The query task 60 determines if all of the rows in the embedded memory device 12 have been tested. When not all of the rows in the embedded memory device 12 have been tested, control passes to a step 62. In the step 62, the control signals to the MUX 26 are incremented. In one embodiment, the control signals to the MUX 26 are incremented to test the rows adjacent to the rows that have just been tested. Since M=N/2n, the index variables m corresponding to the rows being addressed are incremented by N/2n in this embodiment. When all of the rows in the embedded memory device 12 have been tested, control passes to a step 64.

In the step 64, the embedded memory device 12 is repaired. In one embodiment, the defective memory cells in the embedded memory device 12 are replaced in a conventional manner by blowing fuses or antifuses in a pattern corresponding to addresses of rows or columns including the defective memory cells that were identified in the query task 52. Antifuses are devices that are initially nonconductive but which may be stressed or “blown” by an appropriate bias to become permanently conductive.

In a step 66, the embedded logic array 16 and the remainder of the integrated circuit 20 are formed through conventional fabrication procedures. The process 40 then ends.

In a different embodiment of the process 40, some data compression is employed in testing the embedded memory device 12. For example, in the step 46, not only are M many rows selected by the MUX 26, but an additional group of rows is also selected by the optional compression circuitry 32. The additional group of rows might include, e.g., another M many rows, or it might include, e.g., another 3M many rows. In the step 48, background data are supplied to all of the selected rows via the optional compression circuitry 32. In the step 50, combinatorial logic in the optional compression circuitry 32 combines the read data from all of the selected rows such that the query task 52 is able to determine that one of the several rows corresponding to one of the M I/O pads 24 includes a defective memory cell. In one embodiment, the several rows associated with the I/O pad 24 carrying the data indicative of a memory cell failure are replaced with a group of rows from the redundant memory cells 12′ to repair the embedded memory device 12. This embodiment provides some speed advantages in testing of the embedded memory device 12.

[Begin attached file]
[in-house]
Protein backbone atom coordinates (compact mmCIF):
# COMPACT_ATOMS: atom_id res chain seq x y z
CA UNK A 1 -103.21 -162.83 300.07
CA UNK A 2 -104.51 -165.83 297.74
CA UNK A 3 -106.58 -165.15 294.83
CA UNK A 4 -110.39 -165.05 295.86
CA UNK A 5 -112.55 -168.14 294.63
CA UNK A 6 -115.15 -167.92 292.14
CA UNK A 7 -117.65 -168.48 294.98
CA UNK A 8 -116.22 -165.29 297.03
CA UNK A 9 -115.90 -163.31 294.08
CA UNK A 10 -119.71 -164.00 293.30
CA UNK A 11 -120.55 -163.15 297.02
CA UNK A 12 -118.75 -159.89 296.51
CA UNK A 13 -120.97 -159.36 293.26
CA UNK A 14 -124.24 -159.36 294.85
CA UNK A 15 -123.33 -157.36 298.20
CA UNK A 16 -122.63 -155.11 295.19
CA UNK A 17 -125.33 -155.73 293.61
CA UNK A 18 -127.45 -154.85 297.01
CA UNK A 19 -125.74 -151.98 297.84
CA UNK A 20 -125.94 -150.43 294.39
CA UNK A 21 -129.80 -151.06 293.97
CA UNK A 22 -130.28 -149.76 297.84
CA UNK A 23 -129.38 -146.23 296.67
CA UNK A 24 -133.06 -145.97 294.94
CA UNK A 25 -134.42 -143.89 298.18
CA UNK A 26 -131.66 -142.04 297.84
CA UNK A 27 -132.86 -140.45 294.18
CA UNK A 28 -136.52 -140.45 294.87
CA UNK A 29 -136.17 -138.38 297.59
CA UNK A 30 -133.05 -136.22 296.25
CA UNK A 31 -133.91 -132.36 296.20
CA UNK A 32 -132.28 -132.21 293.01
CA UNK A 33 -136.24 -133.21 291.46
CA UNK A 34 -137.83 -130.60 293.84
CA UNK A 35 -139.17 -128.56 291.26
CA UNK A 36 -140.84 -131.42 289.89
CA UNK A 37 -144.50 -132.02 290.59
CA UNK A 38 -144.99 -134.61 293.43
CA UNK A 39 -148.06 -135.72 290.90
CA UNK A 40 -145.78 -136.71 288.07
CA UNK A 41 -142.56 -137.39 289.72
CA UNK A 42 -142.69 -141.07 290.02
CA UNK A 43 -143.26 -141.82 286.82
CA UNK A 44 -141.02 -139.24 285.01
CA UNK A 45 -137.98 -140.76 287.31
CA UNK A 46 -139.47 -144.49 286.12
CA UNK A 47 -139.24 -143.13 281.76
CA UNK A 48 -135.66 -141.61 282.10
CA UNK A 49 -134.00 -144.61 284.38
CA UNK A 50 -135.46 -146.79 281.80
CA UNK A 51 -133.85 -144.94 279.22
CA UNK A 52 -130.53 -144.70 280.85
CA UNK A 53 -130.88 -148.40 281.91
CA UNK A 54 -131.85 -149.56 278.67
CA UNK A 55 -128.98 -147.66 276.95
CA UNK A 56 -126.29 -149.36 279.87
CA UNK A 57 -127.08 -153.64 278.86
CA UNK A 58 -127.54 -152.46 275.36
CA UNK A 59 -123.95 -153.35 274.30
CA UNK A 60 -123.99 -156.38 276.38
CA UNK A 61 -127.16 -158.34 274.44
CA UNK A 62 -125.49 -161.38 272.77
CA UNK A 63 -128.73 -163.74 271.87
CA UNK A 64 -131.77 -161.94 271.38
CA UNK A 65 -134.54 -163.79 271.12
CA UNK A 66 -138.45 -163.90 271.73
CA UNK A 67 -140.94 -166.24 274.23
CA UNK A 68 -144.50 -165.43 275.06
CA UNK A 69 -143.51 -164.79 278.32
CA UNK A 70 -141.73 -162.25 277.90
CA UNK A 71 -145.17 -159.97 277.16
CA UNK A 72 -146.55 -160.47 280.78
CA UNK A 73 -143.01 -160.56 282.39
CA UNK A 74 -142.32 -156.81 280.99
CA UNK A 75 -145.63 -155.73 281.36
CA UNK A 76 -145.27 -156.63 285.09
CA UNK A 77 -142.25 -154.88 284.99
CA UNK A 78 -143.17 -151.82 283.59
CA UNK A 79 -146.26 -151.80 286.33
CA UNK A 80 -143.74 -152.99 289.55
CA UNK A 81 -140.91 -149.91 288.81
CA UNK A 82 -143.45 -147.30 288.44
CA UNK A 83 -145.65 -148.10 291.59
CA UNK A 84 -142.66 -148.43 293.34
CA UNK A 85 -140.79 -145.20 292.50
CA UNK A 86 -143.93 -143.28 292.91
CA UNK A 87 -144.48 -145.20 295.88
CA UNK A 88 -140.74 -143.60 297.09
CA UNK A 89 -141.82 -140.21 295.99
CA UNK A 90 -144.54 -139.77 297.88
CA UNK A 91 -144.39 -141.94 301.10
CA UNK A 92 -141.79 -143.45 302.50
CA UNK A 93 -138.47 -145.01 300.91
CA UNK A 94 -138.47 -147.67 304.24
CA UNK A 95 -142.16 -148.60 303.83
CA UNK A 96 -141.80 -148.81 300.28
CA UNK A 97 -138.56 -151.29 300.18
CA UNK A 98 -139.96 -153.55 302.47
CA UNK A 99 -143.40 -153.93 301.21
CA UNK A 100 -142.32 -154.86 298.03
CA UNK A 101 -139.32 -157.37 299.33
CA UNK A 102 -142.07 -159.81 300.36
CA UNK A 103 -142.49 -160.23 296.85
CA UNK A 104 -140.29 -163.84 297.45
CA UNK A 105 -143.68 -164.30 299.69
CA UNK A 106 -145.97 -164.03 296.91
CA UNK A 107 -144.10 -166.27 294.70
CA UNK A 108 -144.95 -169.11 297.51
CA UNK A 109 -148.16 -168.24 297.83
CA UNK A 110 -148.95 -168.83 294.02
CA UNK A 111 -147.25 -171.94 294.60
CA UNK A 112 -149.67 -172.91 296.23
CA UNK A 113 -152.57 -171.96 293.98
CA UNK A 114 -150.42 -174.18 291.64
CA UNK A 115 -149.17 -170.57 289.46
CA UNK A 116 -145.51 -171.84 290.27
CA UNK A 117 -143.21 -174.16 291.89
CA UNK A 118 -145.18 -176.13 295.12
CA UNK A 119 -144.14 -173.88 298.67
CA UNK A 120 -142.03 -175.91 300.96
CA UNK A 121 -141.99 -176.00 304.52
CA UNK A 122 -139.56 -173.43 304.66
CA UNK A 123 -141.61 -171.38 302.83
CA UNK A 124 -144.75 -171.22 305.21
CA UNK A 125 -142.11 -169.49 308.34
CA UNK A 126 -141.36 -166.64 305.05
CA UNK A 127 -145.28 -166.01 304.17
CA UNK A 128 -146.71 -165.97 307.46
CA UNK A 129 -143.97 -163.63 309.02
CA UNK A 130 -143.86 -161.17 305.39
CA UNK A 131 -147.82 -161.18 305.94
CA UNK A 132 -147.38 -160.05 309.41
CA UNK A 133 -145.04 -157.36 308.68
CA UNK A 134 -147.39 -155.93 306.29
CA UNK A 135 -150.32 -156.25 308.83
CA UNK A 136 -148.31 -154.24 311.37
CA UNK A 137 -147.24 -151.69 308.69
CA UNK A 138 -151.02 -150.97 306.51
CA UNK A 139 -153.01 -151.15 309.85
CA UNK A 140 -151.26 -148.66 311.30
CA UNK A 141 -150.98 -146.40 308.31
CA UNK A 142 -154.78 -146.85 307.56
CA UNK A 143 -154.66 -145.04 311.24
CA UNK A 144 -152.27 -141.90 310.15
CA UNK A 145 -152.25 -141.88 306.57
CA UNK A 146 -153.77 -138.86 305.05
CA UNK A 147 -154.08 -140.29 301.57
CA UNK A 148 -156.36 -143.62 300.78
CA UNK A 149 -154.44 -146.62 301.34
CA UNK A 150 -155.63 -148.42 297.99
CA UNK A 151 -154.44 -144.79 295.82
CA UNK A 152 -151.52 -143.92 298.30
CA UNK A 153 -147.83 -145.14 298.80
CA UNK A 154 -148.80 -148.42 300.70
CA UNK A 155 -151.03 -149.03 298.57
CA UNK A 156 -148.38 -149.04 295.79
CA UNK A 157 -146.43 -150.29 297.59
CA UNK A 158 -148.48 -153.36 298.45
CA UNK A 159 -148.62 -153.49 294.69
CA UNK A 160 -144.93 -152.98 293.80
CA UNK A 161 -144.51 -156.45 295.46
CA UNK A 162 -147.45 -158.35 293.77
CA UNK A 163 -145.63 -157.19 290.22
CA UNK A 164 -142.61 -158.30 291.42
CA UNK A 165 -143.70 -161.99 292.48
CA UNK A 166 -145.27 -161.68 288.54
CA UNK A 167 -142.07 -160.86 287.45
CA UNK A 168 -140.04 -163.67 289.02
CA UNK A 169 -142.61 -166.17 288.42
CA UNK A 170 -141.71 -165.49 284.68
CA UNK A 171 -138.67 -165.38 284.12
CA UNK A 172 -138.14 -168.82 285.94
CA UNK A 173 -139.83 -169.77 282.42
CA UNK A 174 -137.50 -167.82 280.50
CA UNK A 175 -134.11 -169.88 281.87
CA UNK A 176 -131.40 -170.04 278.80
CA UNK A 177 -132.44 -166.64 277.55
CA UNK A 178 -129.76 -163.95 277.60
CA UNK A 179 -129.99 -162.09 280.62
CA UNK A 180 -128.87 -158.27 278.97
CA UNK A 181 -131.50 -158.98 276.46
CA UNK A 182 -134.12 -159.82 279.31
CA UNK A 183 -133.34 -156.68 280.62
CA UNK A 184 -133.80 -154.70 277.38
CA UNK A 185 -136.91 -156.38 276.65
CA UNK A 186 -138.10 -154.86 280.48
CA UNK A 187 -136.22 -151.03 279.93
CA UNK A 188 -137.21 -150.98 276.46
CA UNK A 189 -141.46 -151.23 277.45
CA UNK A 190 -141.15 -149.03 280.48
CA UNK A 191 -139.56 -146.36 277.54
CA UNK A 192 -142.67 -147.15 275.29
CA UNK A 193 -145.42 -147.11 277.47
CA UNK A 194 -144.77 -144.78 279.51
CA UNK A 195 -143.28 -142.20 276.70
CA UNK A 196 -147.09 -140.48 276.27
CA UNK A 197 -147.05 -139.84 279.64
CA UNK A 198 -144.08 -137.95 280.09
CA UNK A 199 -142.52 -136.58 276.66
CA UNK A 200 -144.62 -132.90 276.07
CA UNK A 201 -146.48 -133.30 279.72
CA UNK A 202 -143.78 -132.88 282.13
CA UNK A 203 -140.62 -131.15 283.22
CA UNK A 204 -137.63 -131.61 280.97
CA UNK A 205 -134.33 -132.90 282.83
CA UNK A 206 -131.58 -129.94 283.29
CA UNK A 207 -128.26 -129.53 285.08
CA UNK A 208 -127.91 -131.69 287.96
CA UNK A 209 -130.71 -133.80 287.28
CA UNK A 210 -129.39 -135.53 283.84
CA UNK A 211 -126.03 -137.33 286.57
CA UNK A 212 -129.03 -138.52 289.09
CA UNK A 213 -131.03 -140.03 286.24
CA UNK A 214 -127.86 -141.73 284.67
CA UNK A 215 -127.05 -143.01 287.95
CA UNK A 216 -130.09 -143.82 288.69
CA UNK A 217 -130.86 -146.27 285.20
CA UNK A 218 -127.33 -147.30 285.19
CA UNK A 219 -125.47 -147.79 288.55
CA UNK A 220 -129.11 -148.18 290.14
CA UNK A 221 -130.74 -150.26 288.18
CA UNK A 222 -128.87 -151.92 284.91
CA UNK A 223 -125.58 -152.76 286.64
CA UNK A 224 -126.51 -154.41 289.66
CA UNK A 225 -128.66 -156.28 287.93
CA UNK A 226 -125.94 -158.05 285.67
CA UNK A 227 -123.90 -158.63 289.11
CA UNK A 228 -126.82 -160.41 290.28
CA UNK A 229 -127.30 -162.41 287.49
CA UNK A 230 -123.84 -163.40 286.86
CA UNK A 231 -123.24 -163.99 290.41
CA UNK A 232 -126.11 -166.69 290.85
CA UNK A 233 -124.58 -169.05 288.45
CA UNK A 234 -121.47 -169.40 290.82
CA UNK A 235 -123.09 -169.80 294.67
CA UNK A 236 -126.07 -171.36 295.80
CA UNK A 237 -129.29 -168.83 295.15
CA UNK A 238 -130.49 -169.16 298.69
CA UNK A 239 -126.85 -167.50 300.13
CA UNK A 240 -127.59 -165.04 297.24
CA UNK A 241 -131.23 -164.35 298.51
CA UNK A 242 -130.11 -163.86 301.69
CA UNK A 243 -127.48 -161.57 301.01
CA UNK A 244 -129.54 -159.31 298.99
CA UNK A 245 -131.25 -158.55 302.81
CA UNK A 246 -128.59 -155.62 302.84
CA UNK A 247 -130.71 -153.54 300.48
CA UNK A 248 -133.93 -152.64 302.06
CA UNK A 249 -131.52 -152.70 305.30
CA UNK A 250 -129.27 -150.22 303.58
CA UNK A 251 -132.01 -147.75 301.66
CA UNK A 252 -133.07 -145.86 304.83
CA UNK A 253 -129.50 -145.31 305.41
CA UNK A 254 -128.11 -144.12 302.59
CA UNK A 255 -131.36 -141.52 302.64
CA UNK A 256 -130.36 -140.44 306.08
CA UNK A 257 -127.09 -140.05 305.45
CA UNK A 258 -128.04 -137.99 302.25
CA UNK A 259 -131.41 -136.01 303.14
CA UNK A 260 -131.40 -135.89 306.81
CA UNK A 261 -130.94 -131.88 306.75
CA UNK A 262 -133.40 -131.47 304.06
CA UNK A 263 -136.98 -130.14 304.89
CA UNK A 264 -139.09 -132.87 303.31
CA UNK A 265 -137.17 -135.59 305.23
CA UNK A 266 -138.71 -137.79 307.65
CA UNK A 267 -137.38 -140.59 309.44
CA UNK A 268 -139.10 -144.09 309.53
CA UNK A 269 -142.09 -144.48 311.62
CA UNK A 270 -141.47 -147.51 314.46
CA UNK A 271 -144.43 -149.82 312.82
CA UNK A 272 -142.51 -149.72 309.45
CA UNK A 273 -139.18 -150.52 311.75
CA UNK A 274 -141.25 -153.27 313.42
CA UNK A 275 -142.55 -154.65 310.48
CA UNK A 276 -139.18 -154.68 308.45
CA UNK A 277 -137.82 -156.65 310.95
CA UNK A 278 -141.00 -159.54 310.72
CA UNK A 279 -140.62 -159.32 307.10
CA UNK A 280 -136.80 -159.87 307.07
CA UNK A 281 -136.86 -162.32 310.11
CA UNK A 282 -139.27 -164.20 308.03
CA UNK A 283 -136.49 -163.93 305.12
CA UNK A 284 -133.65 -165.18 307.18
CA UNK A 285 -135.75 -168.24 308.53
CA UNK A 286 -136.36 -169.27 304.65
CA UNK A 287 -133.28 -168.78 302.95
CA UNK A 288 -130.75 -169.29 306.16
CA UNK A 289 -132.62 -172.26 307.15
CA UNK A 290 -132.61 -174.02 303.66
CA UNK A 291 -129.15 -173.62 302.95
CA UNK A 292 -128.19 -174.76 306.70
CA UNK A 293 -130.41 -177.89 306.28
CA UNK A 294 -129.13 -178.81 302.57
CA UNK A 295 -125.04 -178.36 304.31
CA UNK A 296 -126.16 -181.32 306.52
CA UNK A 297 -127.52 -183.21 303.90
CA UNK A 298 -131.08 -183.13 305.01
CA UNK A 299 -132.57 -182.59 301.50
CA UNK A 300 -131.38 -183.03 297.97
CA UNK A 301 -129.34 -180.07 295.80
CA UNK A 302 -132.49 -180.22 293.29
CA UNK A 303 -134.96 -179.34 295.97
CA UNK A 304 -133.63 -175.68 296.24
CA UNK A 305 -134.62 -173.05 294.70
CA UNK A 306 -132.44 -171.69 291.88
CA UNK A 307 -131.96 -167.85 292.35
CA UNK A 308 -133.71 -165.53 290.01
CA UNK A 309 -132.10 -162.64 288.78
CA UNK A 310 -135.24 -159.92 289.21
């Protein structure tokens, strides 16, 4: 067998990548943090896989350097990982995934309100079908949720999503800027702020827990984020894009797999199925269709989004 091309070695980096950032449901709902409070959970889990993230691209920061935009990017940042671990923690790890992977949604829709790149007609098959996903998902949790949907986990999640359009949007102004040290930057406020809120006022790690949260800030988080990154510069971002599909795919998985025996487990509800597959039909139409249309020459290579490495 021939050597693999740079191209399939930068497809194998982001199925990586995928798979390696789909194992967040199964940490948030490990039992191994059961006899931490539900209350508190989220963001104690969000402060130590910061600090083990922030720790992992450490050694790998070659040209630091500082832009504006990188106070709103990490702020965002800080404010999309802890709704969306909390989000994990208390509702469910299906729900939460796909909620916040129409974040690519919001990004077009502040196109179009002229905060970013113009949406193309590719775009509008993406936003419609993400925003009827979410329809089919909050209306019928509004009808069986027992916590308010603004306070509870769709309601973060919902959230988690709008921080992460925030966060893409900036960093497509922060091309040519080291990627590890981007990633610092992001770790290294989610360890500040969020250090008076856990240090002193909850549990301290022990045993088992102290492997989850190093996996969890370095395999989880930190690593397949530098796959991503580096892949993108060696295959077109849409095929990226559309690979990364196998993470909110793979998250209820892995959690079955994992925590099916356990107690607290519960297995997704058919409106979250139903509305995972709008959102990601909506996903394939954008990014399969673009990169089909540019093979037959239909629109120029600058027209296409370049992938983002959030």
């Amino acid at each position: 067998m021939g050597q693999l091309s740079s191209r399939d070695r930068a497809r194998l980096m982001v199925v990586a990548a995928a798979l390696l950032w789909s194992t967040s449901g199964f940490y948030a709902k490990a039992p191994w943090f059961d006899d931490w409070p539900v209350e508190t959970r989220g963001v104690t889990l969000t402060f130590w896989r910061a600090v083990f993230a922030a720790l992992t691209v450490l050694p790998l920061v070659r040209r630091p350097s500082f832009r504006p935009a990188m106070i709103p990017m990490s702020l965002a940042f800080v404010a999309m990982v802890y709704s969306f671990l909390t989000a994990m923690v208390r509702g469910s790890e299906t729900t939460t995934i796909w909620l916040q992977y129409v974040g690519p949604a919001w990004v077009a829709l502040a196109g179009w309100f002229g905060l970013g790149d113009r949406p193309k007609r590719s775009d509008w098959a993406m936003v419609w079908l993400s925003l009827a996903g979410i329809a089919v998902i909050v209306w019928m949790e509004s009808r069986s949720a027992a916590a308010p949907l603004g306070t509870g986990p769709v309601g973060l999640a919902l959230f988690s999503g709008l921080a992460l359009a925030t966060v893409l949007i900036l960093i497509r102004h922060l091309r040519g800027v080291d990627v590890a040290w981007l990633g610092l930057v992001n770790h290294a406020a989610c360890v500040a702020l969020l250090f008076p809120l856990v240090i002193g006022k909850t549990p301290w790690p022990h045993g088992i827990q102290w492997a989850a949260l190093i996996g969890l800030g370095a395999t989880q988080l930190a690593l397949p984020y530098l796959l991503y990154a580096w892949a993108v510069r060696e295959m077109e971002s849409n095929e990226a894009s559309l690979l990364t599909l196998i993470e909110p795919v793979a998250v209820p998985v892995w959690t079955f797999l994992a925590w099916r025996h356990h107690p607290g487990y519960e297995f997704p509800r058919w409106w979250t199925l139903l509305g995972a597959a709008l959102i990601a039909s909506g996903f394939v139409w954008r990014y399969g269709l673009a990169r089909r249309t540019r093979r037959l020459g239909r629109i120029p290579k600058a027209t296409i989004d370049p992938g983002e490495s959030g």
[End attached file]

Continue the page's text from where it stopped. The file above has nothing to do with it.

It will be appreciated that variations in the process 40 are possible. For example, the steps relating to rows could be steps relating to columns and vice versa.

FIG. 4 is a simplified block diagram of a portion of a computer system 80 including the memory integrated circuit 20 of FIG. 2 in accordance with an embodiment of the present invention. The computer system 80 includes a central processing unit 82 for performing various computing functions, such as executing specific software to perform specific calculations or tasks. The central processing unit 82 is coupled via a bus 84 to a memory 86, a user input interface 88, such as a keyboard or a mouse, function circuitry 90 and a display 92. The memory 86 may or may not include a memory management module (not illustrated). The memory 86 does include ROM for storing instructions providing an operating system and also includes read-write memory for temporary storage of data. The processor 82 operates on data from the memory 86 in response to input data from the user input interface 88 and displays results on the display 92. The processor 82 also stores data in the read-write portion of the memory 86.

The function circuitry 90 is an example where the integrated circuit 20 of FIG. 2 may be particularly effective. For example, when the function circuitry 90 includes an encryption engine, a digital signal processing chip (e.g., video processor, vocoder, 3-dimensional computer graphics, image processing or the like) or provides some other dedicated or programmable complex function, as described, for example, in “An Access-Sequence Control Scheme to Enhance Random-Access Performance of Embedded DRAMs,” by K. Ayukawa et al., IEEE Journal of Solid State Circuits 33 (5):800-806, 1998, the integrated circuit 20 will include both read-write memory functions and logic functions, such as those provided by the embedded memory device 12 and the embedded logic array 16, respectively (see FIGS. 1 and 2). In turn, these functions may be realized least expensively when the embedded memory device 12 can be evaluated prior to completing fabrication of the embedded logic array 16.

Examples of systems where the computer system 80 finds application include personal/portable computers, camcorders, televisions, automobile electronic systems, microwave ovens and other home and industrial appliances.

It is to be understood that even though various embodiments and advantages of the present invention have been set forth in the foregoing description, the above disclosure is illustrative only, and changes may be made in detail, and yet remain within the broad principles of the invention. Therefore, the present invention is to be limited only by the appended claims.

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Classifications
U.S. Classification714/718, 714/734, 324/750.3, 324/762.02
International ClassificationG11C29/48
Cooperative ClassificationG11C29/48
European ClassificationG11C29/48